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Contending Voices: Problems in World History

A blog devoted to the research and teaching of the history of humanity, aimed at enlivening the teaching of history, linking it to current social problems and debates.


Person waving a Palestinian flag, photo by Ahmed Abu Hameeda

Who Rules the World Today?

If the United Nations and its members can resolve the current crisis in Gaza—by ending the war and moving toward the recognition of a Palestinian state—U.S. officials will likely learn to pay more attention to the UN, its significance, and its structures.

World History and Its Subfields

Exploring the subfields of history is not only valid but valuable. Understanding these topics generates new ideas and perspectives about world history—and reveals important connections, causation, and interactions.

Photo by NASA/Unsplash

Great Powers Decline But Persist

The G7 nations or Western powers remain wealthy, but other nations are becoming their equals. Here are four chapters on significant trends and events that continue to shape the future of the G7 nations—and the world order.

Language, Migration, and Social Change

As a reminder of the value and the practical usability of language evidence for human history, here is a set of four case studies of the distribution and migration of language communities and the associated social change.

Flags of BRICS nations, photo by kirill_makes_pics

BRICS and the Changing Global Order

Founded in 2009, BRICS is a recent development of international politics and economics. What are this group's primary aims? How has it shifted the global order? And in what ways does BRICS coexist, interact, or conflict with other global forums, such as the G7 and G20?

A mountain road in Ethiopia, photo by Clay Knight/Unsplash

Ethnic Groups Make History

In his new book, historian James Quirin examines the oral traditions, cultural practices, and written records of the Beta Israel, a community of farmers and artisans who lived near the Ethiopian kingdom. Quirin uncovers a lively historical record, showing how small ethnic groups can create significant historical change.

Grand Canyon, photo by Omer Nezih Gerek/Unsplash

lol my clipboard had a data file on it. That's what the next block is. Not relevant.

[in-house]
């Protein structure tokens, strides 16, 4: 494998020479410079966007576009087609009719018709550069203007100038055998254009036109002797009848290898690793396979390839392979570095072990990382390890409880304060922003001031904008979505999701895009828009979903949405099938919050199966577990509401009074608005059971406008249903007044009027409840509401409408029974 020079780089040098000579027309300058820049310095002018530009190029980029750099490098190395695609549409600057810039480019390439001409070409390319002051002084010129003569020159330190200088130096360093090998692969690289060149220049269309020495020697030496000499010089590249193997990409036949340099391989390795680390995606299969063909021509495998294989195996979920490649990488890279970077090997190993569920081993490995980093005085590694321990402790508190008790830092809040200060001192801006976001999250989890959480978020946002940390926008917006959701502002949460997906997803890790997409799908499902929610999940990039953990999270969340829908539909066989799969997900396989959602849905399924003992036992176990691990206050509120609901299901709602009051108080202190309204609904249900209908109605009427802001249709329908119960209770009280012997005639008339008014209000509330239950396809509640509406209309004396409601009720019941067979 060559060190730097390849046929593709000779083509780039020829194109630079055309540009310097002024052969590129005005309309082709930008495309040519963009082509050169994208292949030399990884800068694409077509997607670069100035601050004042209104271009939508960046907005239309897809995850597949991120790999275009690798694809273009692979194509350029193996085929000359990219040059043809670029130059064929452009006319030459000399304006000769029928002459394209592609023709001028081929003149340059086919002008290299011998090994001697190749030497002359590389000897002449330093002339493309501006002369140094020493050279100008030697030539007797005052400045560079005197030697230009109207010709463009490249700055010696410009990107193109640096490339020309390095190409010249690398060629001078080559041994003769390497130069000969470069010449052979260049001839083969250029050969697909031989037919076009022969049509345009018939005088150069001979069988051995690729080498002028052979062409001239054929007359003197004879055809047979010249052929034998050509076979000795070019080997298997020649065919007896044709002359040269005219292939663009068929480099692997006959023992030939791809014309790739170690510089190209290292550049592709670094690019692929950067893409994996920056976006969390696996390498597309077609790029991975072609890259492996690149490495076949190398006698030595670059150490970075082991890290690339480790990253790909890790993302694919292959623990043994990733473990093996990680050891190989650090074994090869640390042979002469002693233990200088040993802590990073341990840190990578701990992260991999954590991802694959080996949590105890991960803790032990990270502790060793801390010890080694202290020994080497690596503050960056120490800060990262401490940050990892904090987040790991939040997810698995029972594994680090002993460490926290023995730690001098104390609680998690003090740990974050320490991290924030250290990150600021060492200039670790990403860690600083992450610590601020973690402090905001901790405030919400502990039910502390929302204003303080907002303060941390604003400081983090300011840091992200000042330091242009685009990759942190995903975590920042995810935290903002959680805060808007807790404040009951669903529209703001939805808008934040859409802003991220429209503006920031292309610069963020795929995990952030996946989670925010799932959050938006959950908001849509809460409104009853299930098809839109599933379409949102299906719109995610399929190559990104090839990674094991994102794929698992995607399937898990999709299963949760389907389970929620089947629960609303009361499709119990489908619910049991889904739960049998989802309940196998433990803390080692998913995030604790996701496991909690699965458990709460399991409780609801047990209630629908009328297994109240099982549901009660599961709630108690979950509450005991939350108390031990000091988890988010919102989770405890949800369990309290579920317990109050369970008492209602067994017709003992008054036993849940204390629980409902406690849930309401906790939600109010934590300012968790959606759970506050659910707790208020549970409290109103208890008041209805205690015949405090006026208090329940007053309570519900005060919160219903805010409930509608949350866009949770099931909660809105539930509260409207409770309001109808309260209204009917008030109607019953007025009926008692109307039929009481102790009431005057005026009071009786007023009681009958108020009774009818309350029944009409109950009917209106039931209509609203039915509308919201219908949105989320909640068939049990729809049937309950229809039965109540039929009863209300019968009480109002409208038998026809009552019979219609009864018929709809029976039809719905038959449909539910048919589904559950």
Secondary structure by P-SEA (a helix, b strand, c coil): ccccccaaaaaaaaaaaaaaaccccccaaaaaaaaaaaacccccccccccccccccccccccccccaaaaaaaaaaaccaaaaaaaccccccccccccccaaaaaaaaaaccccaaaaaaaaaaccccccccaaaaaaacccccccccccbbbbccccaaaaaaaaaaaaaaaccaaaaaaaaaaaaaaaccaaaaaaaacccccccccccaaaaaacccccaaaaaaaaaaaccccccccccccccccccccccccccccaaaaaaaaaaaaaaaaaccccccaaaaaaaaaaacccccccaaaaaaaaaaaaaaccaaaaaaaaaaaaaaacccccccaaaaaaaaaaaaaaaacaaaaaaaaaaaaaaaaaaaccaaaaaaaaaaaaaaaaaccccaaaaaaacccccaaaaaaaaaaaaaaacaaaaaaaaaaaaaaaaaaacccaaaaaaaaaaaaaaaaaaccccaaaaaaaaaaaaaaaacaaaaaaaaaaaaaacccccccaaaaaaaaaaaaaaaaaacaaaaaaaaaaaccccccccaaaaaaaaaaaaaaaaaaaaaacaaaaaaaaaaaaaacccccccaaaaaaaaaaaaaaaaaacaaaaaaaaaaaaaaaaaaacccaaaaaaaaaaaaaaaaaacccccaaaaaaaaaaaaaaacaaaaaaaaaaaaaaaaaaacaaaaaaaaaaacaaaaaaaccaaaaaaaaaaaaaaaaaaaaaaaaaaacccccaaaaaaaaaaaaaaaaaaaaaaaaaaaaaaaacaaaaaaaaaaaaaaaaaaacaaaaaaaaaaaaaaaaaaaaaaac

UNESCO—the U.S. Rejoins

The United States is set to rejoin UNESCO. As a member state, the U.S. will pay annual dues and participate in global discussions ranging from global cultural heritage to regulations on the use of artificial intelligence.

A protester with a megaphone, photo by Maria Oswalt/Unsplash

V-Dem 2023 Report on Global Democracy

V-Dem's 2023 Democracy Report shows that the overall level of democracy has, in recent years, fallen back to levels not seen since 1986. This essay helps readers explore the report to evaluate the details of democracy and autocracy in any nation

Traffic free shopping on a Sunday in Ginza, Tokyo

How Are Ideas About Evolution Evolving? Part Three

This essay, the conclusion of a three-part series, explores the seventh phase of human evolution: the expanding scale of social organization.

Image of the output from a DNA sequencer

How Are Ideas About Evolution Evolving? Part Two

This post—the second in a three-part series—builds on the main categories and dynamics of human evolutionary change established in part one. I outline six phases of human evolution, exploring different models and hypotheses of growth and change.

Jaw bone of a gazelle from Jebel Irhoud, Morocco. Photo by Teresa Steele/UC Davis

How Are Ideas About Evolution Evolving? Part One

When and how did Homo sapiens become a species? What are the roles of subgroups and migration in human evolution? The first in a three-part series, this post reviews six main categories of human evolutionary change and considers how each of them might lead to unification and/or differentiation of the human species.

Photo by Joshua Olsen/Unsplash

The Teaching of World History Around the Globe

Two recent books—when reviewed together—tell a century-long story of world history education on a global scale, accounting for almost half of the world’s high school students.